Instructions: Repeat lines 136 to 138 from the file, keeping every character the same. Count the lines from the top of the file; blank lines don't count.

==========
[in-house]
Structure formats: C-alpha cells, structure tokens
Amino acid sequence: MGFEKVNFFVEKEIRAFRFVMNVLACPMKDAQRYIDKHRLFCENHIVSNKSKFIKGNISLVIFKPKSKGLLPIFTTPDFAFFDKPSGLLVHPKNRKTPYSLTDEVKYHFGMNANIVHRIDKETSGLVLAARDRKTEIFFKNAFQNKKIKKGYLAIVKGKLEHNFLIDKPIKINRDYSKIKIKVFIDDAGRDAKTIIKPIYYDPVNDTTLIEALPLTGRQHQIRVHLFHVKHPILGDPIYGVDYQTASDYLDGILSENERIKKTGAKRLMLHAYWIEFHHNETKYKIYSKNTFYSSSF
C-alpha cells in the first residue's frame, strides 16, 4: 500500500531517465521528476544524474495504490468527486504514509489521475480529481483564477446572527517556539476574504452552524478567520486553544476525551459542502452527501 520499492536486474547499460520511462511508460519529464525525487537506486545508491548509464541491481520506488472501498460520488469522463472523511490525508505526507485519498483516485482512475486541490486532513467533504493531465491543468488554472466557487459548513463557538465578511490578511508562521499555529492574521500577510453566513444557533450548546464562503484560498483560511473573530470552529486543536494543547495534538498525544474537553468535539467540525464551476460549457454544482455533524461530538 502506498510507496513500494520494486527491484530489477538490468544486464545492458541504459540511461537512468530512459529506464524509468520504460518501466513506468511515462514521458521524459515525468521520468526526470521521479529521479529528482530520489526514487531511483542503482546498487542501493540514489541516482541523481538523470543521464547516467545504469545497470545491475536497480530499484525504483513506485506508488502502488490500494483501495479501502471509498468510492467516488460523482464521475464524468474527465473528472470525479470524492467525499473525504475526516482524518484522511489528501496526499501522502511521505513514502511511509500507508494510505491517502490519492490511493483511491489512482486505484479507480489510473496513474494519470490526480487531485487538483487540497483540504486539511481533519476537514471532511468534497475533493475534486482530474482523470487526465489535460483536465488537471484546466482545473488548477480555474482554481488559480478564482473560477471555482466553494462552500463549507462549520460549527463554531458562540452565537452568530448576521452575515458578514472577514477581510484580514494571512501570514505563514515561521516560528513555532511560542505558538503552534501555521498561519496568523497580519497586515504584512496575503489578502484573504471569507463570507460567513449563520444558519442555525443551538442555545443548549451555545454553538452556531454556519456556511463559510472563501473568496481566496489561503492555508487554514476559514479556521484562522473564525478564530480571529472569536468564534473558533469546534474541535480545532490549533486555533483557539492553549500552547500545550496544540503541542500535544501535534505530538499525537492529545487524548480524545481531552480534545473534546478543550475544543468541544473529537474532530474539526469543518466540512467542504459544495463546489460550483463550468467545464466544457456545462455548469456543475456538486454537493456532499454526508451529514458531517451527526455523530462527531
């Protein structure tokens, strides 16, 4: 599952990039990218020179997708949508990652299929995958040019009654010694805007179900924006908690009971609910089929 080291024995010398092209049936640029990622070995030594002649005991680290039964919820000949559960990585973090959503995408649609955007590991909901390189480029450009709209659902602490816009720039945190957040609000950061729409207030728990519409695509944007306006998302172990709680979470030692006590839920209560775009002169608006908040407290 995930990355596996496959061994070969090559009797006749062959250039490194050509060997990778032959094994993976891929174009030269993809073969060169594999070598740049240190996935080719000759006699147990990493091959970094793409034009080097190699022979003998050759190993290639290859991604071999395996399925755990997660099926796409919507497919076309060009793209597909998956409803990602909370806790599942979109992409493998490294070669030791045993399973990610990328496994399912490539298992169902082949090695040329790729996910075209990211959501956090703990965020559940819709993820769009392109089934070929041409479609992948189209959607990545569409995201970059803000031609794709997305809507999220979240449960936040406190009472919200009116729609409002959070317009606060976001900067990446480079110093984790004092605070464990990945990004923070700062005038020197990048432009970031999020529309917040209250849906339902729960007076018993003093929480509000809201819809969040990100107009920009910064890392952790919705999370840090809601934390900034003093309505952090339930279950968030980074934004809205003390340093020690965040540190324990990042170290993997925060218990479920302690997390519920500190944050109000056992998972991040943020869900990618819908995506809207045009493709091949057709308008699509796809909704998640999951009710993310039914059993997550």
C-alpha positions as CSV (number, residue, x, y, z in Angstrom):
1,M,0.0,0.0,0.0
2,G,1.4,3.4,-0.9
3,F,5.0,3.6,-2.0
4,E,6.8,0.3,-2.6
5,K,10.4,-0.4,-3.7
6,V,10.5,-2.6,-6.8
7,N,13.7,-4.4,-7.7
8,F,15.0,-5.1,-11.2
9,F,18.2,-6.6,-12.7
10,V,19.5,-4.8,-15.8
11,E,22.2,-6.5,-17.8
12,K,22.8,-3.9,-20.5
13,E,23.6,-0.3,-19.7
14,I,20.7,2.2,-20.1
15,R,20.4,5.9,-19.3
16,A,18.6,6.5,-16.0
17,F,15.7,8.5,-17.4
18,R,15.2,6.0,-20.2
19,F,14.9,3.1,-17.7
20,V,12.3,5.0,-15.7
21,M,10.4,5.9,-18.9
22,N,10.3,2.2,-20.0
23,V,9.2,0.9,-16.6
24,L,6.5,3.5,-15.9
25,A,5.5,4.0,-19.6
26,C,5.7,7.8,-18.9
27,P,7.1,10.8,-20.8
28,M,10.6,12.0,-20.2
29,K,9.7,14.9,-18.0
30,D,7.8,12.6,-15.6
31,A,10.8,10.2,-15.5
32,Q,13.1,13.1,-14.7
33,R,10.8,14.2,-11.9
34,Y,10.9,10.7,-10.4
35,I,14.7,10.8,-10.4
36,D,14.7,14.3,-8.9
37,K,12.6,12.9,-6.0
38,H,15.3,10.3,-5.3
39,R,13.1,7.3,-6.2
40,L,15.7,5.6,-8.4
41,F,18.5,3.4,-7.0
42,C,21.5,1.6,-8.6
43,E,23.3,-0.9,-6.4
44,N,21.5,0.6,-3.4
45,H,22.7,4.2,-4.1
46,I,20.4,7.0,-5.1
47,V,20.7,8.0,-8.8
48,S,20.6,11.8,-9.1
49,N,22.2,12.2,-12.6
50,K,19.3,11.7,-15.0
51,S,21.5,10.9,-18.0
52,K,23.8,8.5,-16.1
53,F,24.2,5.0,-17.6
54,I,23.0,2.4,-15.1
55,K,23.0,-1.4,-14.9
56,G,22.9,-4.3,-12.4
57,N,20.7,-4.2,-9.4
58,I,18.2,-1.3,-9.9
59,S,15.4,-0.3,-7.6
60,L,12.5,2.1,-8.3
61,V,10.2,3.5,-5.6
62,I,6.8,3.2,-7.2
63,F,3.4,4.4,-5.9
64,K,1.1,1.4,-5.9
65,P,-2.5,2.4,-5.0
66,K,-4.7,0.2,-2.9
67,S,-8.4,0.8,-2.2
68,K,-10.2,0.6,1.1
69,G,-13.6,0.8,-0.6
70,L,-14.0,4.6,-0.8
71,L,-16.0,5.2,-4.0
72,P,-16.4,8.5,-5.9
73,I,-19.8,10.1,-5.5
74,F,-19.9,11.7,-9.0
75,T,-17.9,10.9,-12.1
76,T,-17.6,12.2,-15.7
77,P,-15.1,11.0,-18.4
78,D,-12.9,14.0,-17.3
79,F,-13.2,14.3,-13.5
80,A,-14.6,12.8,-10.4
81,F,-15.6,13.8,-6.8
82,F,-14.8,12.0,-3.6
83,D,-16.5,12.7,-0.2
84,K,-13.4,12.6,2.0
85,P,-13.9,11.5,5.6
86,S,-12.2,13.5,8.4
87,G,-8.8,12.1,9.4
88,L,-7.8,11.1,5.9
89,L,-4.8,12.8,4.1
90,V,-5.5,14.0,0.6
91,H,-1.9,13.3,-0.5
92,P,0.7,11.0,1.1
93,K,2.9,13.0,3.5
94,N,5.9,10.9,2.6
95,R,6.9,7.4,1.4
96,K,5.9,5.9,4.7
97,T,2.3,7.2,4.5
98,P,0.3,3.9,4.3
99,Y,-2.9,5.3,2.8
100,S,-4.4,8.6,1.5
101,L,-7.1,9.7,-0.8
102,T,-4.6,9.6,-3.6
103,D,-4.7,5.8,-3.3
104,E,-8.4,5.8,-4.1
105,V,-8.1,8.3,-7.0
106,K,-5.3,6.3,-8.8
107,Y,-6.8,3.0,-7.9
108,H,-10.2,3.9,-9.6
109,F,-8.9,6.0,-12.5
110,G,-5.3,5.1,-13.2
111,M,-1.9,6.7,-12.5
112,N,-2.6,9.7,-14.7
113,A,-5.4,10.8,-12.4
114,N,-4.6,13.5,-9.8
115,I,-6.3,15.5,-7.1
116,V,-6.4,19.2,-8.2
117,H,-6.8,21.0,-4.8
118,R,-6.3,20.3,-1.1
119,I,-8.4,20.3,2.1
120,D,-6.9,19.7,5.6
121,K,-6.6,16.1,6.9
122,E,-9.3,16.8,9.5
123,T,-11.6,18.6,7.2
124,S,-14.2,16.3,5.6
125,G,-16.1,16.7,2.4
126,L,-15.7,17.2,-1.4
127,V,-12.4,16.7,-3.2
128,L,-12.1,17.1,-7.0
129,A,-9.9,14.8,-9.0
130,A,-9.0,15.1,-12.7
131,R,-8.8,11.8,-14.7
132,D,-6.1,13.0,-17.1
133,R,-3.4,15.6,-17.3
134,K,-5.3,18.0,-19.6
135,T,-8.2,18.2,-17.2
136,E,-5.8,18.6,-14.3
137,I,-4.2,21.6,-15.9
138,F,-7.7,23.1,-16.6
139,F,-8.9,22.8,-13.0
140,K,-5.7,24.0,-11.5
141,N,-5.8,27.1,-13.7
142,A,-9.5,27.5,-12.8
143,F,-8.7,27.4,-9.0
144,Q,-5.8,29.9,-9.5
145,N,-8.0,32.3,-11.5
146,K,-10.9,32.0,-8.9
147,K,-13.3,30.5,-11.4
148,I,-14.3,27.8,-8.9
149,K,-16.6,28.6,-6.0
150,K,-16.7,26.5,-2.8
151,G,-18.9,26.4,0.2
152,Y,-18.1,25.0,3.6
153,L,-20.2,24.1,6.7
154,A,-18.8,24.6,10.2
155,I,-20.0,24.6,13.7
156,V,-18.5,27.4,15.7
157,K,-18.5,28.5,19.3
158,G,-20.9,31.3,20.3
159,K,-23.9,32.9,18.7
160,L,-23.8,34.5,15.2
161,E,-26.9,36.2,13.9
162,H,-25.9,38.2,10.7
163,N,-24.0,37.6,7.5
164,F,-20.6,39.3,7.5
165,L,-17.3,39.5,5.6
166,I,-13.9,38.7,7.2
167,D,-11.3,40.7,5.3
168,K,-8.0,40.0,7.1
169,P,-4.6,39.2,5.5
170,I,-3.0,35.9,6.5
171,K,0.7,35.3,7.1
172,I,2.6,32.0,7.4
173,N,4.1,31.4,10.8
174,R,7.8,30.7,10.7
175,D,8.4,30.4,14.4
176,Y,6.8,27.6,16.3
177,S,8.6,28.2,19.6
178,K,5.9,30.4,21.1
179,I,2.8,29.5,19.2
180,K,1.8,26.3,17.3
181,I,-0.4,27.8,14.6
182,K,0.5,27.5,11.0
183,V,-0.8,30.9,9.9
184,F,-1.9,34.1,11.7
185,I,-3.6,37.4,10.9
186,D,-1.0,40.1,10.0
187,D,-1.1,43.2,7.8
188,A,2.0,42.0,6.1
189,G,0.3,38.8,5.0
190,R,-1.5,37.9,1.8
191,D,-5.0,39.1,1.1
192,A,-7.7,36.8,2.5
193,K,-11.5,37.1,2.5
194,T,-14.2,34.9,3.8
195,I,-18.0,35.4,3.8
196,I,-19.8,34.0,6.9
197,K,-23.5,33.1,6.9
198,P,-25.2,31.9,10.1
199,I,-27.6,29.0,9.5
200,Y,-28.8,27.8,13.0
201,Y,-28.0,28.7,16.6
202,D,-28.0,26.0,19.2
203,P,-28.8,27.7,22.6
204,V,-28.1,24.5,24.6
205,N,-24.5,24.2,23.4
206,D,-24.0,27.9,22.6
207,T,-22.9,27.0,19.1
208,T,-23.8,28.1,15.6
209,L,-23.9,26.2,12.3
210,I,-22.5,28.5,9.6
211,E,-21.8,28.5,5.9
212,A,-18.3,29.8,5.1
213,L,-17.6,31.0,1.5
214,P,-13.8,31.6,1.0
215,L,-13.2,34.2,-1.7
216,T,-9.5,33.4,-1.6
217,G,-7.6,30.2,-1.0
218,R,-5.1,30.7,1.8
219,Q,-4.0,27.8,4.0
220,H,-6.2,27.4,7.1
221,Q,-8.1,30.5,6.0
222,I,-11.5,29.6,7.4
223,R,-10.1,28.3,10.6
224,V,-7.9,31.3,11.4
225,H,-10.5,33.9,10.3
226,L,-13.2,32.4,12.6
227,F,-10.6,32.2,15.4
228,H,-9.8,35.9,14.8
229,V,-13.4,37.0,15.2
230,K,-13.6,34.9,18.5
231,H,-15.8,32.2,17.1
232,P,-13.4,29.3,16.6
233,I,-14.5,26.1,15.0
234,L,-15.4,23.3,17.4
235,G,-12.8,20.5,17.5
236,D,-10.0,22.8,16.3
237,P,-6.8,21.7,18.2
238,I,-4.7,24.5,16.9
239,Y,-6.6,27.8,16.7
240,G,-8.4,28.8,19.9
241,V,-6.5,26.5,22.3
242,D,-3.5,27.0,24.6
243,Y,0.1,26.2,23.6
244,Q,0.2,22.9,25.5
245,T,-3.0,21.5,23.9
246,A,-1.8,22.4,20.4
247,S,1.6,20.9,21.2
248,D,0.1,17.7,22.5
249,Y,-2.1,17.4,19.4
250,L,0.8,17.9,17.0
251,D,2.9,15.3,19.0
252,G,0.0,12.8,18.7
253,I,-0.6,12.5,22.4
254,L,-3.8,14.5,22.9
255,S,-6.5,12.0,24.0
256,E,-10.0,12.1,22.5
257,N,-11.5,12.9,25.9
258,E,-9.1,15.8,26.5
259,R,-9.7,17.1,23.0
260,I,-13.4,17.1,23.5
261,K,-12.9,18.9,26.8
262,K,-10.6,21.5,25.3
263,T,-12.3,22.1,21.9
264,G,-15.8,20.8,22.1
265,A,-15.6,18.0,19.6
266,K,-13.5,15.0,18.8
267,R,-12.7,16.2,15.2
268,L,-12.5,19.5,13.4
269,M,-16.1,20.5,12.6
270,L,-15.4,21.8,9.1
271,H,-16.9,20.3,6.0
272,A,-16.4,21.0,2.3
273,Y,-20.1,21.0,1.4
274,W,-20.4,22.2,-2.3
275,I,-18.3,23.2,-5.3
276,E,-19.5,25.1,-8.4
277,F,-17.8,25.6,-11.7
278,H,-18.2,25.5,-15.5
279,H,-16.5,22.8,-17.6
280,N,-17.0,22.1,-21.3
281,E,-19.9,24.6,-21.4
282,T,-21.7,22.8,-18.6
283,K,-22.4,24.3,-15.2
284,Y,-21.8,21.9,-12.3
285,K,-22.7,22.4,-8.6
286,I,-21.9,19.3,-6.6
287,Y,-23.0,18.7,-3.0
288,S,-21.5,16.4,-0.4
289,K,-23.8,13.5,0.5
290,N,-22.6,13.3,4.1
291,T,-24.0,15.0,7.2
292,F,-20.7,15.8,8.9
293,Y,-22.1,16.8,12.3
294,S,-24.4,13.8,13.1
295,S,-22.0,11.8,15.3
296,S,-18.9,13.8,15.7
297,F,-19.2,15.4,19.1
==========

130,A,-9.0,15.1,-12.7
131,R,-8.8,11.8,-14.7
132,D,-6.1,13.0,-17.1